• 06.01.12

Superstition: A Collection Of Objects Made To Help Force Decisions

Bold Design allows inanimate objects to tell a tale of true love.

Decisions, for some, are a straightforward affair determined by plain, old fashioned, level-headed logic. For others, however, a little esoteric assistance is most welcome. William Boujon and Julien Benayoun, the Parisian duo behind Bold Design, explored the latter inclination with their Superstition installation, featuring five inanimate objects created to give a bit of guidance during a fictional day-in-the-life narrative of a man and the woman he adores. “We feel like people sometimes don’t want to choose—they need to look at signs all around them,” Benayoun tells Co.Design. “We were inspired by the confrontation between real life and famous rituals.” Each of the pieces in the series addresses a certain moment of truth, which taken together become a lovely distillation of wishful thinking.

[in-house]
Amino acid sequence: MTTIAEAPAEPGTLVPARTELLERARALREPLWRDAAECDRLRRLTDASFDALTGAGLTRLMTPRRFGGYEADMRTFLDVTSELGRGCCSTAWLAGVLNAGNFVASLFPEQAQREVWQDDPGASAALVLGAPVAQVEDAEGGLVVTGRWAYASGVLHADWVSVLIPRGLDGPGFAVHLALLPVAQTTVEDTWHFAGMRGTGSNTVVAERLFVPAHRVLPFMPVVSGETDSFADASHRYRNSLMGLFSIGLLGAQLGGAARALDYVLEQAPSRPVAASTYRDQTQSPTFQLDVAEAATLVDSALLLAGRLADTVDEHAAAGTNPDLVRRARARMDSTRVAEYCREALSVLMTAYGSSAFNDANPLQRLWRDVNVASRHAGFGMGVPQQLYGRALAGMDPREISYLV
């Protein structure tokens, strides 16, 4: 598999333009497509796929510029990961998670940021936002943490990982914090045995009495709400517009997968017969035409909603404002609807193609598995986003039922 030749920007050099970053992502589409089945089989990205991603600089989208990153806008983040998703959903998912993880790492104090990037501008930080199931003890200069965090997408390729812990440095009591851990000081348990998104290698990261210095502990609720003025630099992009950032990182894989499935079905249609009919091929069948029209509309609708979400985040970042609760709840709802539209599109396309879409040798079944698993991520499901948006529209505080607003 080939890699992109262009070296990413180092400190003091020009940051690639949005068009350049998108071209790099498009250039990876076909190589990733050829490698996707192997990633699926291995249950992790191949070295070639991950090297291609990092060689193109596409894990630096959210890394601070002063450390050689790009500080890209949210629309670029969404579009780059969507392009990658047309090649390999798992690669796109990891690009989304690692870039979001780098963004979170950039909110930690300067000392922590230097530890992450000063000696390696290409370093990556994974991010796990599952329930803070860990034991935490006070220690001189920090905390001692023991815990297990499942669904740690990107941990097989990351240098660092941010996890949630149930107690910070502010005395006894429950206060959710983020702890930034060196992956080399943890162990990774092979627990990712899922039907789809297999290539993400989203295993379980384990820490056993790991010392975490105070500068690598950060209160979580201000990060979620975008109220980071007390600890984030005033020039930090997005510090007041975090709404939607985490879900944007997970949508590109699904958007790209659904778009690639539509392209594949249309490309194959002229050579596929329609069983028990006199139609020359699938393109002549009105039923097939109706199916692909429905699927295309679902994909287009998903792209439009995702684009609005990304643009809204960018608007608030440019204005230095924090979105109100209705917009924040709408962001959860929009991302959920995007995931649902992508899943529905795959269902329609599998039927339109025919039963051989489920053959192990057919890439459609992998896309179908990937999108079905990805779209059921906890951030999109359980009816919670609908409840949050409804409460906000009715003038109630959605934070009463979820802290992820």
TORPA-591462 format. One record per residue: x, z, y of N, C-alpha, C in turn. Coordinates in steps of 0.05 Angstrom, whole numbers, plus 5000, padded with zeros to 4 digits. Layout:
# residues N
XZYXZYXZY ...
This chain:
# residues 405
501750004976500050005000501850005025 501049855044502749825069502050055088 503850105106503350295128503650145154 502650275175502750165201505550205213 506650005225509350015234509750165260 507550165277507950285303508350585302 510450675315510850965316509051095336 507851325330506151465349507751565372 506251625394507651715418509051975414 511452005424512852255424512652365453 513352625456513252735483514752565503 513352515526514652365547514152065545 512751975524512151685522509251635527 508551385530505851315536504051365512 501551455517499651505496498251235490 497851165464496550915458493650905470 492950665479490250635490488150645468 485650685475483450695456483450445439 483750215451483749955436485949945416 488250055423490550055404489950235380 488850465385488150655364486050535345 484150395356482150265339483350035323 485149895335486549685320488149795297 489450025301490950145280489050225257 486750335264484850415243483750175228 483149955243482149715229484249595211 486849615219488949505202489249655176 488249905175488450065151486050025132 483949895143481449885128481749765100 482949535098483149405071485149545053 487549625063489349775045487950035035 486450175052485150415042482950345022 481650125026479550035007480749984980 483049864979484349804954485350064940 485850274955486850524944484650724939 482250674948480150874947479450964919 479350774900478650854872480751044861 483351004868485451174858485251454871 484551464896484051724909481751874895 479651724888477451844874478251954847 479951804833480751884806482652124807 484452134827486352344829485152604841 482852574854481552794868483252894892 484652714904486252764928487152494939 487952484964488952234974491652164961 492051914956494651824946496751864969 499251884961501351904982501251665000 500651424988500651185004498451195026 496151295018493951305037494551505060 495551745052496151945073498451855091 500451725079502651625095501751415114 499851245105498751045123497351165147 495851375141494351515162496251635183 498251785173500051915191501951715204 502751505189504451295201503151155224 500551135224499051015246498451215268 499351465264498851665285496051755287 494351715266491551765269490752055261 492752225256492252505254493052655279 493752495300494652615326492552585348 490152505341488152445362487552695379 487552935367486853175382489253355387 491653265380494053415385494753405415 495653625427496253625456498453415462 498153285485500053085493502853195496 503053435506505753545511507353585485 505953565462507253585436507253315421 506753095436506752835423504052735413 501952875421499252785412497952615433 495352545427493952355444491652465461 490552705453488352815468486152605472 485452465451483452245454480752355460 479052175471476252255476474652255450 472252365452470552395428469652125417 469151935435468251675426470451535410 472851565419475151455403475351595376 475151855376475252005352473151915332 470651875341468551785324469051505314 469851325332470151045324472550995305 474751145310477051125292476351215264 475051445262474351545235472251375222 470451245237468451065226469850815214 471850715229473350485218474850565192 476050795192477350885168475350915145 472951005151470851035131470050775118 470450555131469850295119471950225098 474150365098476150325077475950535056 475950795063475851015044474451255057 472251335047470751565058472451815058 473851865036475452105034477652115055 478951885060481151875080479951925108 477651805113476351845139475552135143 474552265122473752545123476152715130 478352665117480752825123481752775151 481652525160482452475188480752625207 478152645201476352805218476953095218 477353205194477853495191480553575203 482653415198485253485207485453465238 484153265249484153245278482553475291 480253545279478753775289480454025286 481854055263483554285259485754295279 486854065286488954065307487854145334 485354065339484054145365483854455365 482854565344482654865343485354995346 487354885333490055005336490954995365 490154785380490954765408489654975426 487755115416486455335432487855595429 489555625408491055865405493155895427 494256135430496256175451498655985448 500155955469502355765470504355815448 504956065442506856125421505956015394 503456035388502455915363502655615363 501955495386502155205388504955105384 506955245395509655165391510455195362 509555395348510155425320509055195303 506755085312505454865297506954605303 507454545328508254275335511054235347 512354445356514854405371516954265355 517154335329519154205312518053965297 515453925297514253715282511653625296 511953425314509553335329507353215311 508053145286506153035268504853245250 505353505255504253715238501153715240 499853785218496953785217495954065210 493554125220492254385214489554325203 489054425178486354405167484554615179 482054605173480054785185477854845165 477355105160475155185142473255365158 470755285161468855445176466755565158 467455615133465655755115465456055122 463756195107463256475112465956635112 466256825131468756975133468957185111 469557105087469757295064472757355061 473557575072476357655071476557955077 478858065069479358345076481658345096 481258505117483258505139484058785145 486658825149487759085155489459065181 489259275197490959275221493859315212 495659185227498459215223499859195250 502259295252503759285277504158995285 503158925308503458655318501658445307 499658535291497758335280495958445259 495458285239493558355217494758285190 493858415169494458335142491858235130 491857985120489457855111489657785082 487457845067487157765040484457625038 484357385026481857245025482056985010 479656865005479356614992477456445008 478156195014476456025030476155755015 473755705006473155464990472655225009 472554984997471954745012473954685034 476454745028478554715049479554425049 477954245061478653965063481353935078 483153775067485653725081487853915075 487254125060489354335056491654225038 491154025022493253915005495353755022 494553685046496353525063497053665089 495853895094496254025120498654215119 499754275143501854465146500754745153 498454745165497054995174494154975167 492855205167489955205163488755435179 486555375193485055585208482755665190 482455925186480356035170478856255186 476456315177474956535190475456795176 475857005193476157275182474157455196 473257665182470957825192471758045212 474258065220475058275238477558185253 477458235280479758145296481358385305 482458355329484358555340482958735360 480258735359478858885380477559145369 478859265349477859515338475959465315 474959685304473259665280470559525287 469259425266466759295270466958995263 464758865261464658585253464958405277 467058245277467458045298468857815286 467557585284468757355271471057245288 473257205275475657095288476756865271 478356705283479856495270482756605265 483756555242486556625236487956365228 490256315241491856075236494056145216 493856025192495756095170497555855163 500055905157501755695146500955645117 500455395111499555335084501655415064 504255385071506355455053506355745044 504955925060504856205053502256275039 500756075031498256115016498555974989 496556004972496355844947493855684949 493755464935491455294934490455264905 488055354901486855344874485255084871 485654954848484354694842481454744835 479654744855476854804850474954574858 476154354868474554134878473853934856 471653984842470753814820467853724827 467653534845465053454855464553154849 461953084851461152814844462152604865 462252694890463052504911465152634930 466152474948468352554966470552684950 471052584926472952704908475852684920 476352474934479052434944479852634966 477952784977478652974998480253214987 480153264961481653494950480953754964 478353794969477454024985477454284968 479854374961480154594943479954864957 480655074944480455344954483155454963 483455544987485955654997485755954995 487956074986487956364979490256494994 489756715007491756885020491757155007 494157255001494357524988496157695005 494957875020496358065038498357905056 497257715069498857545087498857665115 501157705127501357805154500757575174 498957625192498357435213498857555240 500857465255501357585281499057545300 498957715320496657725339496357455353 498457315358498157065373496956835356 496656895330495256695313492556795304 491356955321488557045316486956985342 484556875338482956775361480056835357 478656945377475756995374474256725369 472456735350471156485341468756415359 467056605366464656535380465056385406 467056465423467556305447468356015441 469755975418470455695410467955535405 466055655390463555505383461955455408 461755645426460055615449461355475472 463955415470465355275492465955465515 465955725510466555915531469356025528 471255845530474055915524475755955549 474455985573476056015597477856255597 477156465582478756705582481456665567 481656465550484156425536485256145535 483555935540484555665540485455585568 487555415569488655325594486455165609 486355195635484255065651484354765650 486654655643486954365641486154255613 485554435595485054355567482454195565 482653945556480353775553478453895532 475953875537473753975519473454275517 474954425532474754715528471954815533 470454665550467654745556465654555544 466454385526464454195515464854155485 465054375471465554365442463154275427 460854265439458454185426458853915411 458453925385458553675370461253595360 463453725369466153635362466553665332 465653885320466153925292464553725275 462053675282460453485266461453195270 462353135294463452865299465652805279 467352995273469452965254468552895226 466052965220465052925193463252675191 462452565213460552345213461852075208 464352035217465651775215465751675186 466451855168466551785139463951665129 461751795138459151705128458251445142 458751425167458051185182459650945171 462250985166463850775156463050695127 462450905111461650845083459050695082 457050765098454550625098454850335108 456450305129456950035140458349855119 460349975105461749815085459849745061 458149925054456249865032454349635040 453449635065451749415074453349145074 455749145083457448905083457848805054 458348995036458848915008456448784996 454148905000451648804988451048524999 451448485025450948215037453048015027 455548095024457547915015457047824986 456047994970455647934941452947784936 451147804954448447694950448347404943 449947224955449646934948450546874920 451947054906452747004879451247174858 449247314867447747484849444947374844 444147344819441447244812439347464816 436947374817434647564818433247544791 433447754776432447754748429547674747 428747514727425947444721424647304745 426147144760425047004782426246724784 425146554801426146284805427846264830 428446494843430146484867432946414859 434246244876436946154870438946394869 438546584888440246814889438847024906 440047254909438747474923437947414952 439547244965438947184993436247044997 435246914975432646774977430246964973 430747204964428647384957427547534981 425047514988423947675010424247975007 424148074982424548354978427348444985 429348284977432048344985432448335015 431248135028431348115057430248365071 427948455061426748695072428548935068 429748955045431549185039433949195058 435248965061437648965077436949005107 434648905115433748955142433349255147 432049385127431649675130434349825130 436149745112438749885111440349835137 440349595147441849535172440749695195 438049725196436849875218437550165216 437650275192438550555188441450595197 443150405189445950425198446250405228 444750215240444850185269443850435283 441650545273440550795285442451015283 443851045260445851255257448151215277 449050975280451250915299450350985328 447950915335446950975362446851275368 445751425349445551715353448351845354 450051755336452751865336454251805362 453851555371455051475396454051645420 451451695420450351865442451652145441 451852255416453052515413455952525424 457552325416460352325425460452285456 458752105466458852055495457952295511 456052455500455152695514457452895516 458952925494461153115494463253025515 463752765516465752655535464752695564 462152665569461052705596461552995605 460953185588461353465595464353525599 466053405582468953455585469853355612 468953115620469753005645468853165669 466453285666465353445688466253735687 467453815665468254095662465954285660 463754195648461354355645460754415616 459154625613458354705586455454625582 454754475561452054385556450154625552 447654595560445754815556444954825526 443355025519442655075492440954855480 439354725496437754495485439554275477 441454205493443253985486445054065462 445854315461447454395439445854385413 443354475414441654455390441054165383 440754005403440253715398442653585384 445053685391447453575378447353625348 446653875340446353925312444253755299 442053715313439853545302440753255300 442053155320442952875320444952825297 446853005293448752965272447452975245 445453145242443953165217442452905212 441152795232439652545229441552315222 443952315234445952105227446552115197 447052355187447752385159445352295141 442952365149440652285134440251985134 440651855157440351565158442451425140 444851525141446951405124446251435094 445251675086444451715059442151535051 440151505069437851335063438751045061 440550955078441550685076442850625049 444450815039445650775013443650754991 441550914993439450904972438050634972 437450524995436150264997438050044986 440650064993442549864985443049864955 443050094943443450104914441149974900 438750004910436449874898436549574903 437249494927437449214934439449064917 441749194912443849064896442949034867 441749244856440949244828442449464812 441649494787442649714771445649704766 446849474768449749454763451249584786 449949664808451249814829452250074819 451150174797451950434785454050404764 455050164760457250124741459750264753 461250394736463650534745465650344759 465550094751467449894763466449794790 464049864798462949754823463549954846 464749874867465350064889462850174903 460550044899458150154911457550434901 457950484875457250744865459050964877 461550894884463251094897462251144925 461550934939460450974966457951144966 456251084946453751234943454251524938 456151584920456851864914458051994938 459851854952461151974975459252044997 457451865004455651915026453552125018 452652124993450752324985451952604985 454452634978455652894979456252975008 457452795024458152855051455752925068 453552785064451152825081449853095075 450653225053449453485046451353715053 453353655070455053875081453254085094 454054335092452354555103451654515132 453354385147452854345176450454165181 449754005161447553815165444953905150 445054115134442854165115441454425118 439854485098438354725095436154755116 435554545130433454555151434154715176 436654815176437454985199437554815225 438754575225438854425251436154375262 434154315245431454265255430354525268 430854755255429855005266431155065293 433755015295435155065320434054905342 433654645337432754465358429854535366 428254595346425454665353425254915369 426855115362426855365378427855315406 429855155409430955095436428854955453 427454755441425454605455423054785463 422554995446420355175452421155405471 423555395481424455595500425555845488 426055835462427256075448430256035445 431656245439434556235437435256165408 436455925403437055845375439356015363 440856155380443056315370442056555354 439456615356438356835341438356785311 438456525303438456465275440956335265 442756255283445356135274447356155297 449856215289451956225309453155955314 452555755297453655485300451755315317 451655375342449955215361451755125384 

The story begins on a “particularly special” day for our protagonist Pierre, who is unsure whether to express his true feelings for Marie. He tosses a disc of sugar in the shape of a coin into his tea and hopes she will join him for dinner. From there, every element of the afternoon (and on into the evening) is left to fortuitous conclusions: tearing a page out of a specially crafted notebook offers positive support; a quick-burning candle tells him the time is right for a kiss; and after breaking apart a delicate three-tined chocolate dessert, he is able to graciously offer her the larger half. “We chose to explore this kind of behavior because we know that many people think that everything is ‘written.’ An object can guide them by the action they ascribe to it; they’ll just trust it because there is no such thing as ‘randomness,’” Benayoun says. In the end, Pierre offers Marie a timber ring, and once it’s in place, they touch wood—a hopeful sign of good luck for their future together.

And as for the fate of the happy couple? “Pierre and Marie could be living together. They could have kids now—that could make them ‘need’ new objects in order to help them in their new choices,” Benayoun says. “For now, they are asleep but if they plan anything for the future, we’ll let you know for sure.”